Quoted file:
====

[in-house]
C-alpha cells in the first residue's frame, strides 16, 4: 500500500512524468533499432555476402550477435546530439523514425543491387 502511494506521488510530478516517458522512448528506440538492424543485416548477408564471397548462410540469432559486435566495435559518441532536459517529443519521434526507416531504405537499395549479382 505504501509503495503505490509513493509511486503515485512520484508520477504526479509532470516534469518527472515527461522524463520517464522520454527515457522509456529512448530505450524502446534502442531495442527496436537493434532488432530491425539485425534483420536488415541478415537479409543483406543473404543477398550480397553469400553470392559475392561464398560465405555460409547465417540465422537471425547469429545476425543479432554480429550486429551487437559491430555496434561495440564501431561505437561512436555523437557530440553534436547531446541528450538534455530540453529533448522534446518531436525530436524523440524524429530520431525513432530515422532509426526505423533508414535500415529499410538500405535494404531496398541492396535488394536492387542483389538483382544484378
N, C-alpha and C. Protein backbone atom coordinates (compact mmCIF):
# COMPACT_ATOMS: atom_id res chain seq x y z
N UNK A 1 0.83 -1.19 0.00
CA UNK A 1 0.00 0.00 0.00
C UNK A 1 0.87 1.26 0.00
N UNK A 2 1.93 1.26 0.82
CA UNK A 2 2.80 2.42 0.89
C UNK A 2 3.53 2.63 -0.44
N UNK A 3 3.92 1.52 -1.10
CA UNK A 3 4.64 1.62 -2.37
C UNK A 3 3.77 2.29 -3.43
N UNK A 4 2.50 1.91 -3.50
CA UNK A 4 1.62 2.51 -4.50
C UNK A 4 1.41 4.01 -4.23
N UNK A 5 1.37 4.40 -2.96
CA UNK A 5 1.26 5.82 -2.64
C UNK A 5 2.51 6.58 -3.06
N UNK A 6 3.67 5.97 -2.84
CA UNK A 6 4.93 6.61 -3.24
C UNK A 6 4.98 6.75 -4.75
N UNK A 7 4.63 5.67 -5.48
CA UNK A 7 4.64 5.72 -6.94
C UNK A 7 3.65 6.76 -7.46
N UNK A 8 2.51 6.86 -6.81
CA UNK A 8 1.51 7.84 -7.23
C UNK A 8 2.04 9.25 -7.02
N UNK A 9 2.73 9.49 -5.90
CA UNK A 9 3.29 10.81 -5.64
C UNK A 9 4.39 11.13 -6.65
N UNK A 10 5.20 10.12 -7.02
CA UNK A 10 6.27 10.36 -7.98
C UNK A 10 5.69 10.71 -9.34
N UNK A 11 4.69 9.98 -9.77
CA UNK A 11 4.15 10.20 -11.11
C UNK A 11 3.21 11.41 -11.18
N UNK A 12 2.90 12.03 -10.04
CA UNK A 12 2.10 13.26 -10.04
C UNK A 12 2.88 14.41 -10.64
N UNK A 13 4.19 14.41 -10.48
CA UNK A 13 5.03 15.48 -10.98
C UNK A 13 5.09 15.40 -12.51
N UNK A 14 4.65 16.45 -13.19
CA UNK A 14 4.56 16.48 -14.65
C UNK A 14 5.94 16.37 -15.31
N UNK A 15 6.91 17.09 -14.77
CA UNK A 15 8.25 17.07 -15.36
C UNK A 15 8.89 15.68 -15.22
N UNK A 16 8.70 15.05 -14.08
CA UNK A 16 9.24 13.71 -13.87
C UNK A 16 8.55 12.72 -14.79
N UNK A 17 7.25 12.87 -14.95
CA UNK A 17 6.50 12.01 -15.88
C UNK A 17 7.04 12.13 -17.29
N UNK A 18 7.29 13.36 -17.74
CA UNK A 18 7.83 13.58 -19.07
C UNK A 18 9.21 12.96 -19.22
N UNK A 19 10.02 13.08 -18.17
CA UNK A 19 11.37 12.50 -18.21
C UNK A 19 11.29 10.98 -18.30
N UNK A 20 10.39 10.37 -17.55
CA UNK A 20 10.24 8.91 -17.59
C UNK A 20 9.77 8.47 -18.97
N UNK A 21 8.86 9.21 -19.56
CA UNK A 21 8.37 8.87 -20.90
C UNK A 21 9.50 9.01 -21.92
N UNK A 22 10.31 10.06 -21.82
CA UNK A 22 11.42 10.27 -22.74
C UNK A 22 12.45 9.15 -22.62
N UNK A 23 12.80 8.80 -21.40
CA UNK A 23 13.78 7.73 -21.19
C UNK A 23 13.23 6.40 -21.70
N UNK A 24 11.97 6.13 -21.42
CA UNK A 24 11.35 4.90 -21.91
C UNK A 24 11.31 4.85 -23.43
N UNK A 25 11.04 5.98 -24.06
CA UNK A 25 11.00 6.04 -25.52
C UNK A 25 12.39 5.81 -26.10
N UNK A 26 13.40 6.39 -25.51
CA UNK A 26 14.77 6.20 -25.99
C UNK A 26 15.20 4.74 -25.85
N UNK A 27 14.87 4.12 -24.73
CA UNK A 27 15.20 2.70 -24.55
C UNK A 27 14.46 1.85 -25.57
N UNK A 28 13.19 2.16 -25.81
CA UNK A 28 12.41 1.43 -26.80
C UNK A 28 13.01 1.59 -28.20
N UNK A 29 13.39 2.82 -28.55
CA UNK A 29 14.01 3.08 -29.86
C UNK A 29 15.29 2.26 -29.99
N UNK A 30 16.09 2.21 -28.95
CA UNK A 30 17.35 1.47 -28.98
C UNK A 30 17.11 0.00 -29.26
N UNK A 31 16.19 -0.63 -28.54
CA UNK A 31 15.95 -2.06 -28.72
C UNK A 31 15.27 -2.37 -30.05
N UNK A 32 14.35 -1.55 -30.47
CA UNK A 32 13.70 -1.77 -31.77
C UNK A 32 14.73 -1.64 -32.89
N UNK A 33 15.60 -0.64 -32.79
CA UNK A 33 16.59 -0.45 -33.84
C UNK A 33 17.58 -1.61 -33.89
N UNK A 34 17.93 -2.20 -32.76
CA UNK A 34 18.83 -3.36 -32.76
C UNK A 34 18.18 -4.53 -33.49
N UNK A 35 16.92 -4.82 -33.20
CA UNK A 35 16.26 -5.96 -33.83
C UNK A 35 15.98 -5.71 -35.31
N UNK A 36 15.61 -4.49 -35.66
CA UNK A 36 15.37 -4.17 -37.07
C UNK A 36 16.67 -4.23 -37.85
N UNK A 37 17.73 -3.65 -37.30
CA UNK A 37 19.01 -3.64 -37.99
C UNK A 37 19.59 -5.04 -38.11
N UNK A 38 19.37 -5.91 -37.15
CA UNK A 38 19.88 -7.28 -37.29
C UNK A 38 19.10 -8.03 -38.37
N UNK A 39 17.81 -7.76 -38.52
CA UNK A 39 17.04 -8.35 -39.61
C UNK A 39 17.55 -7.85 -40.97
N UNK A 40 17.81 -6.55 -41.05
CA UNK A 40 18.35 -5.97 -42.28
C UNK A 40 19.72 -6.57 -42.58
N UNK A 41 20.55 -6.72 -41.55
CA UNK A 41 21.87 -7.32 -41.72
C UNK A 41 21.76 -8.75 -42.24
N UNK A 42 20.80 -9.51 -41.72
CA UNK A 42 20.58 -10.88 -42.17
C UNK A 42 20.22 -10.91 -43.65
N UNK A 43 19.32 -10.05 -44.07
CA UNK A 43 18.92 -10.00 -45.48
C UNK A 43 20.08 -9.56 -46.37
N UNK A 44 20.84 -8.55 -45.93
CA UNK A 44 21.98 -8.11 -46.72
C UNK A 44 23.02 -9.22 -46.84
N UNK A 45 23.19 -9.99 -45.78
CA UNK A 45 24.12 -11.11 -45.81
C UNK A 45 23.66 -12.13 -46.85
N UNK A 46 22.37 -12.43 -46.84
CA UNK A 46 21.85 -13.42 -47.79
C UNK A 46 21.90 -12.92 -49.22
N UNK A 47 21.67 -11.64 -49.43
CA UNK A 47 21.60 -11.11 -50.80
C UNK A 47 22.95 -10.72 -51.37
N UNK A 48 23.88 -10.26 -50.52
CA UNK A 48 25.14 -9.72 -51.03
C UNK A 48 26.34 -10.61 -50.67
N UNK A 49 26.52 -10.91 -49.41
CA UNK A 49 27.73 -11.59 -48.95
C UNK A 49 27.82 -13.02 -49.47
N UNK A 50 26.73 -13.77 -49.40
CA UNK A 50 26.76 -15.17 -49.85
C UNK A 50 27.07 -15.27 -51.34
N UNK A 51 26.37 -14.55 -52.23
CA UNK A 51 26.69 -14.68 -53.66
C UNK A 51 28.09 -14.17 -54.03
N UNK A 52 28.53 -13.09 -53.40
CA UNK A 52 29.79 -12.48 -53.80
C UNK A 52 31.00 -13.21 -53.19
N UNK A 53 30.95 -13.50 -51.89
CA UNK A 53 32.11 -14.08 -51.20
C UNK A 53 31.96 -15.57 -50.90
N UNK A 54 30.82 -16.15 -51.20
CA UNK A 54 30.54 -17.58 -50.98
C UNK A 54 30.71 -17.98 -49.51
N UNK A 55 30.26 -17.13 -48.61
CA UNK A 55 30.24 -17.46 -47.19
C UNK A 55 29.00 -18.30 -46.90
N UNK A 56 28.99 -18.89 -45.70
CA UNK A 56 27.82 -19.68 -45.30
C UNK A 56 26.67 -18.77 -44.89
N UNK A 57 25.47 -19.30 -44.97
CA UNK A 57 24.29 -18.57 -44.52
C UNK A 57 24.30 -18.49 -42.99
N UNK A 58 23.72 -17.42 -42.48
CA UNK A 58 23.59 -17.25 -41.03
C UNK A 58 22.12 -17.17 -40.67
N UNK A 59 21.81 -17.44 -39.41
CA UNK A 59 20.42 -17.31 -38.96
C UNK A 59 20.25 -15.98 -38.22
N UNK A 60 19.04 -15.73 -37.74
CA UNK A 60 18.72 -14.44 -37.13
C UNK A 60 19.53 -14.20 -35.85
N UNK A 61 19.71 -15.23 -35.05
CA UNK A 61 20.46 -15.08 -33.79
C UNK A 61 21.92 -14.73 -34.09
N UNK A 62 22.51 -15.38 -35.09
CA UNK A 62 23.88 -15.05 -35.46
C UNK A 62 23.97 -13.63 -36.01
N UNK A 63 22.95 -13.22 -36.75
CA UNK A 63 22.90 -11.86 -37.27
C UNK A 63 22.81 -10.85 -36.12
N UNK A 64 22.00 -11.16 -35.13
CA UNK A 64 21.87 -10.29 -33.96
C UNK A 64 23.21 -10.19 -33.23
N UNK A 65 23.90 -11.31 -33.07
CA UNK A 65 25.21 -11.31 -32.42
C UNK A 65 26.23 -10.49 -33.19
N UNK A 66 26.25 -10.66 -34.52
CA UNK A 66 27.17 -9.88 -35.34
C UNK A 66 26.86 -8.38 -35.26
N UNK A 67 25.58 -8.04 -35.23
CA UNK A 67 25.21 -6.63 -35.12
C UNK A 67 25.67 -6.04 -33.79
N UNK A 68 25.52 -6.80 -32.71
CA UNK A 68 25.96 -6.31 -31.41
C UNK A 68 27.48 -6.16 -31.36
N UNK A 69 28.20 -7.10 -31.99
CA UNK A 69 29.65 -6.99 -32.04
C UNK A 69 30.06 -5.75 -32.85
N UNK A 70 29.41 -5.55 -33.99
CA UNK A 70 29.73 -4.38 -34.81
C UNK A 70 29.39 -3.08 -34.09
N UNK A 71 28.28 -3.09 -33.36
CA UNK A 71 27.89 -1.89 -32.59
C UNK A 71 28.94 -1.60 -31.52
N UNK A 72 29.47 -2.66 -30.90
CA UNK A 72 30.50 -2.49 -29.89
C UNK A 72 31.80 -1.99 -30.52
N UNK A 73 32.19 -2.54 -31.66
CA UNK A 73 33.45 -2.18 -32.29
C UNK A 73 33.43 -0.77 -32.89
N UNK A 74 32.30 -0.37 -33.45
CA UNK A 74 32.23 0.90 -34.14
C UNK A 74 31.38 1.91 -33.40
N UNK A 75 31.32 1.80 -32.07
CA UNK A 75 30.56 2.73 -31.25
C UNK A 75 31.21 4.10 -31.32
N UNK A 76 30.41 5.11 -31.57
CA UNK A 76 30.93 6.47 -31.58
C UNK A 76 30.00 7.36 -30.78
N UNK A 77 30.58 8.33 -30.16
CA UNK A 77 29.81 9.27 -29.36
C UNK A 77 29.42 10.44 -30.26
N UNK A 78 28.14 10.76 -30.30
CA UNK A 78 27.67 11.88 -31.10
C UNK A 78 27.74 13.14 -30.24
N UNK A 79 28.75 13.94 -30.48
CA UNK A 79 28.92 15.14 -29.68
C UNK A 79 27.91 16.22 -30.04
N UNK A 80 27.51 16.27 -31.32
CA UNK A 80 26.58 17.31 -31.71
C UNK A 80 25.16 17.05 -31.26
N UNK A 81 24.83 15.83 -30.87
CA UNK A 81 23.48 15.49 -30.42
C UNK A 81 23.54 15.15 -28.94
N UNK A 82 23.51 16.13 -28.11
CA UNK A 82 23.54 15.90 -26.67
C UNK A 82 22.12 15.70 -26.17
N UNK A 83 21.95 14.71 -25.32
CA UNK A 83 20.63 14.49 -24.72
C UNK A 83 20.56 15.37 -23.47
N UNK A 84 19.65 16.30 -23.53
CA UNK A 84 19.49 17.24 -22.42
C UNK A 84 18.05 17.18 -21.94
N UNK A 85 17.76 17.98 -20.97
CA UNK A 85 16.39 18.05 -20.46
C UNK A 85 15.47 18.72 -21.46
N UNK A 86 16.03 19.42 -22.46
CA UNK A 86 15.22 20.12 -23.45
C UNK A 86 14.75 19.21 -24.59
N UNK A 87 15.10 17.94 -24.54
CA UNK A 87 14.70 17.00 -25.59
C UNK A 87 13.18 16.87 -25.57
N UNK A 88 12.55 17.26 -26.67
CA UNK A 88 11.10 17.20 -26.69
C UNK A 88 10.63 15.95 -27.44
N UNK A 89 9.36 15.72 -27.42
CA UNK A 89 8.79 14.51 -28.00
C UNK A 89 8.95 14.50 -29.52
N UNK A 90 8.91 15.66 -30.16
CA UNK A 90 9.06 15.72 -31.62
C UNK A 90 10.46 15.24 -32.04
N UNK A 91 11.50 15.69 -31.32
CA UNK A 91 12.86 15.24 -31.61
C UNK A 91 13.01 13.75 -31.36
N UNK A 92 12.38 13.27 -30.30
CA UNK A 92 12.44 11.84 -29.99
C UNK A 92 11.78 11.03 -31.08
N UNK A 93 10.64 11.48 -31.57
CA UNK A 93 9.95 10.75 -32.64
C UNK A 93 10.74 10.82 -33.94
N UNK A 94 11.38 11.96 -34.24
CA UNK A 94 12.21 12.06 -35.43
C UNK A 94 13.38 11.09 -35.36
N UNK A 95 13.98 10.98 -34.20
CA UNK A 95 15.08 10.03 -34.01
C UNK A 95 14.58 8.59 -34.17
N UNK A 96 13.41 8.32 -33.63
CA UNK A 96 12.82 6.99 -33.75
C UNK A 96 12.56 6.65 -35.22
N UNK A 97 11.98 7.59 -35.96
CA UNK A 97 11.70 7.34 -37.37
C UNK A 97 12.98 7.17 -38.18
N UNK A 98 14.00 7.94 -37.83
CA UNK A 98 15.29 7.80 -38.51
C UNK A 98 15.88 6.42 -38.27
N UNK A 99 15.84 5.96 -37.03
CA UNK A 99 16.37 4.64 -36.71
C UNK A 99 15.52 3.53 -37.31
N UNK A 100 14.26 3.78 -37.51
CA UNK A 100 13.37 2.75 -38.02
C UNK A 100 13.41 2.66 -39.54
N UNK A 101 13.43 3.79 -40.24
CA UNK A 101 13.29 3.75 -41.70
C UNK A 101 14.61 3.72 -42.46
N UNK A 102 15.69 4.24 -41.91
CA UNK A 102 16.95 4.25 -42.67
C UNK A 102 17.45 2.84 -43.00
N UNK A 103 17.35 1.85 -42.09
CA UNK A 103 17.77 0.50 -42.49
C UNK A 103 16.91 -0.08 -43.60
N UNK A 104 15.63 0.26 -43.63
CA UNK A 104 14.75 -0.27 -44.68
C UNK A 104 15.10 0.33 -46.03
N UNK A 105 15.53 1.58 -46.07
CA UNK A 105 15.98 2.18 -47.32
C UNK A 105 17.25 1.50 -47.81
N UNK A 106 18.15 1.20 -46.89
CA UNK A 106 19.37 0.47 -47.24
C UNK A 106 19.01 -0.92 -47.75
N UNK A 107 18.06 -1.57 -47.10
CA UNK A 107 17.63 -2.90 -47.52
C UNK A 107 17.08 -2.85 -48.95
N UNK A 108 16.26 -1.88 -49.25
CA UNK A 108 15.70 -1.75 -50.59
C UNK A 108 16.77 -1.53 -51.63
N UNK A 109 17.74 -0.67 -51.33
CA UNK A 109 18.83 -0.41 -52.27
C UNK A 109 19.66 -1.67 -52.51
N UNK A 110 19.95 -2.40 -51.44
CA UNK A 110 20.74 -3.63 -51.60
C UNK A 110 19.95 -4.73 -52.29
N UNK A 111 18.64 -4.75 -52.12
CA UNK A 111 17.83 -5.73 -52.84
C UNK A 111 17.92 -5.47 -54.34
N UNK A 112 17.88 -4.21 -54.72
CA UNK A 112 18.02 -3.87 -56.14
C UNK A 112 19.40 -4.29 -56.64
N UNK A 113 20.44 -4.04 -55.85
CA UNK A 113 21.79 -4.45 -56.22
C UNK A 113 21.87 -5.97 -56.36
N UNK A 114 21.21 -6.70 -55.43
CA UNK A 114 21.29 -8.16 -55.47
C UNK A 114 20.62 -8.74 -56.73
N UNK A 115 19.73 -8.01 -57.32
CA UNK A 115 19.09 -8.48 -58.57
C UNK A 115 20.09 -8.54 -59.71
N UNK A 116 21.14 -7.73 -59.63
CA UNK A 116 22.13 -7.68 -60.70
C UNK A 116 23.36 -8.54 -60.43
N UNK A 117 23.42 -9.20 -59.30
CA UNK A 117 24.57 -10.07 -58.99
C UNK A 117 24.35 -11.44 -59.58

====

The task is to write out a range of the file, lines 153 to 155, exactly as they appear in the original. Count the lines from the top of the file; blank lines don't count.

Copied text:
CA UNK A 50 26.76 -15.17 -49.85
C UNK A 50 27.07 -15.27 -51.34
N UNK A 51 26.37 -14.55 -52.23